Breathing: an automatic process until your 70s?

We don’t normally have to think about our breathing and that’s because breathing is handled by a subconscious part of the brain called the medulla. The medulla automatically controls our breathing as well as our heart rate and blood pressure (Del Negro et al. 2018). It sends neural signals to the […]


The ageing foot: how does skin feedback change as we grow old?

Historically, research on skin’s role in postural stability has focused on the sole of the foot, as this area is in contact with the ground as we stand and move. Special receptors from the sole of the foot provide information about contact pressure and slips of the foot (Kennedy & […]


Poor statistical reporting persists despite editorial advice

Scientific discoveries must be reported accurately. If not, the general public will lose trust and question why their tax dollars are being wasted. Unfortunately, the quality of research reports in the biomedical sciences is generally poor. Basic statistical reporting is inadequate, and spin – the distorted, self-serving interpretation of results […]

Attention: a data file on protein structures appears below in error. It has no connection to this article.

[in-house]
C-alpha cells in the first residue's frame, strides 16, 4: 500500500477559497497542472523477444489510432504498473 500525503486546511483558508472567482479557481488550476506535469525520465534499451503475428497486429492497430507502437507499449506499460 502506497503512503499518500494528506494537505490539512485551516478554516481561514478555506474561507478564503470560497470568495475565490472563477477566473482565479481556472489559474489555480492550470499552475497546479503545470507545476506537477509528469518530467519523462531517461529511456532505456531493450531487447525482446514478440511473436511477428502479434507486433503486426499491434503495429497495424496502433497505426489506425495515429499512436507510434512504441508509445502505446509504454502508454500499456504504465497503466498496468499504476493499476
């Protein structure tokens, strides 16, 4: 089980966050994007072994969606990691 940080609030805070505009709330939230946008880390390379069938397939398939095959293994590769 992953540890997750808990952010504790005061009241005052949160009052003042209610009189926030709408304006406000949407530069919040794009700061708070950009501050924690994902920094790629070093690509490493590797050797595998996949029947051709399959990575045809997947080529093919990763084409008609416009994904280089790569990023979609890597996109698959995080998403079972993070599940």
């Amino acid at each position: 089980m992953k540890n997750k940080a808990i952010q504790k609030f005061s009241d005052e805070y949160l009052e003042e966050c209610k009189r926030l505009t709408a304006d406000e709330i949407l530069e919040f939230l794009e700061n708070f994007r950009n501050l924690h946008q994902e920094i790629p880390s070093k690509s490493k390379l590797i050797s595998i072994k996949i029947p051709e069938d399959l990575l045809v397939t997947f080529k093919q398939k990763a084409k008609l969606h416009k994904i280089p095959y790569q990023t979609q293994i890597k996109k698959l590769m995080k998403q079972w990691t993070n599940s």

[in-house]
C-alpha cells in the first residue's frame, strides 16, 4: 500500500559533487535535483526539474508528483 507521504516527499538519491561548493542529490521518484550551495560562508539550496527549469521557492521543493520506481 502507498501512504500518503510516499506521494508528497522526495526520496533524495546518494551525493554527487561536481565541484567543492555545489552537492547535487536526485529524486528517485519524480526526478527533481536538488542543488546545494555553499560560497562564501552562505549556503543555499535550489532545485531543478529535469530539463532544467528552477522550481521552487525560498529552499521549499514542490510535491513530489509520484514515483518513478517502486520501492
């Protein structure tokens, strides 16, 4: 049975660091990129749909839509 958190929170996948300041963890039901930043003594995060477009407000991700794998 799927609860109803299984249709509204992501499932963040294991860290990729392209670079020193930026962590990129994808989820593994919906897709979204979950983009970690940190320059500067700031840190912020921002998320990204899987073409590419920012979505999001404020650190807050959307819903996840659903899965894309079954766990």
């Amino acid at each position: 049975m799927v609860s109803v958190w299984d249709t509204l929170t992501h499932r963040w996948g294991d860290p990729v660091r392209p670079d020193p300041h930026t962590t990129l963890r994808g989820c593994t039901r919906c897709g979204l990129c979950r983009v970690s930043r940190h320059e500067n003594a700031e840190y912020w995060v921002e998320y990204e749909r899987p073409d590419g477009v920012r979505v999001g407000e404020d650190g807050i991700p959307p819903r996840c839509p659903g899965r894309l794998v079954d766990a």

Older people maintain their strength and balance after a busy day

Previous studies have shown that repeatedly working muscles until fatigue results in reduced strength, sensation, walking and balance control in older people (Helbostad et al. 2007, 2010; Kent-Braun, 2009; Pline et al. 2005). However, these extreme protocols are unlikely to accurately reflect an older person’s daily activities and likely miss the […]


Motor Impairment Blog’s most popular posts

Over the past 4.5 years, researchers from all over the world have written non-technical summaries on their research for the Motor Impairment Blog. Consequently, the Blog contains a rich archive of information on topics such as muscle strength and weakness, falls and balance, sensation, pain, motor control, and research methods. […]